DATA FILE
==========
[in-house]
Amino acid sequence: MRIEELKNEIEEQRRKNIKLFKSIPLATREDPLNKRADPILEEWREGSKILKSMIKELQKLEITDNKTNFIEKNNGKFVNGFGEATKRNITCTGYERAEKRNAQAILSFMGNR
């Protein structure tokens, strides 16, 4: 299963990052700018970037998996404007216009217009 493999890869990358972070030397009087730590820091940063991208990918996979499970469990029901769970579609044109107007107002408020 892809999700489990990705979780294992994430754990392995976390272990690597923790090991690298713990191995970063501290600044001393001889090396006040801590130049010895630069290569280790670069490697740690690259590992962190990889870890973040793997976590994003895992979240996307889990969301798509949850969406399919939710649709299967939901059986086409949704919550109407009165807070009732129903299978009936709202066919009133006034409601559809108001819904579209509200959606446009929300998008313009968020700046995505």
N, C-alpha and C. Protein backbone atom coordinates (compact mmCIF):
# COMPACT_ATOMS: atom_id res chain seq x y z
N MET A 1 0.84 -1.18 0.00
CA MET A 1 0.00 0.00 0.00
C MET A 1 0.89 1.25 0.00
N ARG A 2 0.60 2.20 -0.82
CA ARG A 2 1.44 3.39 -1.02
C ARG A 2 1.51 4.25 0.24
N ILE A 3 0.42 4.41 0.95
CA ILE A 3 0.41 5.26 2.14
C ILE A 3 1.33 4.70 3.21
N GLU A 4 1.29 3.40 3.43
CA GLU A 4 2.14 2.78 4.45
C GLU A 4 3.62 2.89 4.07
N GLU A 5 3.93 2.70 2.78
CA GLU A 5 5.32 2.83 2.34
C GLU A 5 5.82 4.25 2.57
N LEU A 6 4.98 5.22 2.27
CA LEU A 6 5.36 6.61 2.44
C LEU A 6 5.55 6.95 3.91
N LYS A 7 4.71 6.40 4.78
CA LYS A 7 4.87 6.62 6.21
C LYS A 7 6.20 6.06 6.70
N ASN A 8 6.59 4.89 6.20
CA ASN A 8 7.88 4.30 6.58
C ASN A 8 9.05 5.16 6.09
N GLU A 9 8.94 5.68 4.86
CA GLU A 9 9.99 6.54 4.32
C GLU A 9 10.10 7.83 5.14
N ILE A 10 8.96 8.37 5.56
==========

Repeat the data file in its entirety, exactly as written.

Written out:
[in-house]
Amino acid sequence: MRIEELKNEIEEQRRKNIKLFKSIPLATREDPLNKRADPILEEWREGSKILKSMIKELQKLEITDNKTNFIEKNNGKFVNGFGEATKRNITCTGYERAEKRNAQAILSFMGNR
């Protein structure tokens, strides 16, 4: 299963990052700018970037998996404007216009217009 493999890869990358972070030397009087730590820091940063991208990918996979499970469990029901769970579609044109107007107002408020 892809999700489990990705979780294992994430754990392995976390272990690597923790090991690298713990191995970063501290600044001393001889090396006040801590130049010895630069290569280790670069490697740690690259590992962190990889870890973040793997976590994003895992979240996307889990969301798509949850969406399919939710649709299967939901059986086409949704919550109407009165807070009732129903299978009936709202066919009133006034409601559809108001819904579209509200959606446009929300998008313009968020700046995505």
N, C-alpha and C. Protein backbone atom coordinates (compact mmCIF):
# COMPACT_ATOMS: atom_id res chain seq x y z
N MET A 1 0.84 -1.18 0.00
CA MET A 1 0.00 0.00 0.00
C MET A 1 0.89 1.25 0.00
N ARG A 2 0.60 2.20 -0.82
CA ARG A 2 1.44 3.39 -1.02
C ARG A 2 1.51 4.25 0.24
N ILE A 3 0.42 4.41 0.95
CA ILE A 3 0.41 5.26 2.14
C ILE A 3 1.33 4.70 3.21
N GLU A 4 1.29 3.40 3.43
CA GLU A 4 2.14 2.78 4.45
C GLU A 4 3.62 2.89 4.07
N GLU A 5 3.93 2.70 2.78
CA GLU A 5 5.32 2.83 2.34
C GLU A 5 5.82 4.25 2.57
N LEU A 6 4.98 5.22 2.27
CA LEU A 6 5.36 6.61 2.44
C LEU A 6 5.55 6.95 3.91
N LYS A 7 4.71 6.40 4.78
CA LYS A 7 4.87 6.62 6.21
C LYS A 7 6.20 6.06 6.70
N ASN A 8 6.59 4.89 6.20
CA ASN A 8 7.88 4.30 6.58
C ASN A 8 9.05 5.16 6.09
N GLU A 9 8.94 5.68 4.86
CA GLU A 9 9.99 6.54 4.32
C GLU A 9 10.10 7.83 5.14
N ILE A 10 8.96 8.37 5.56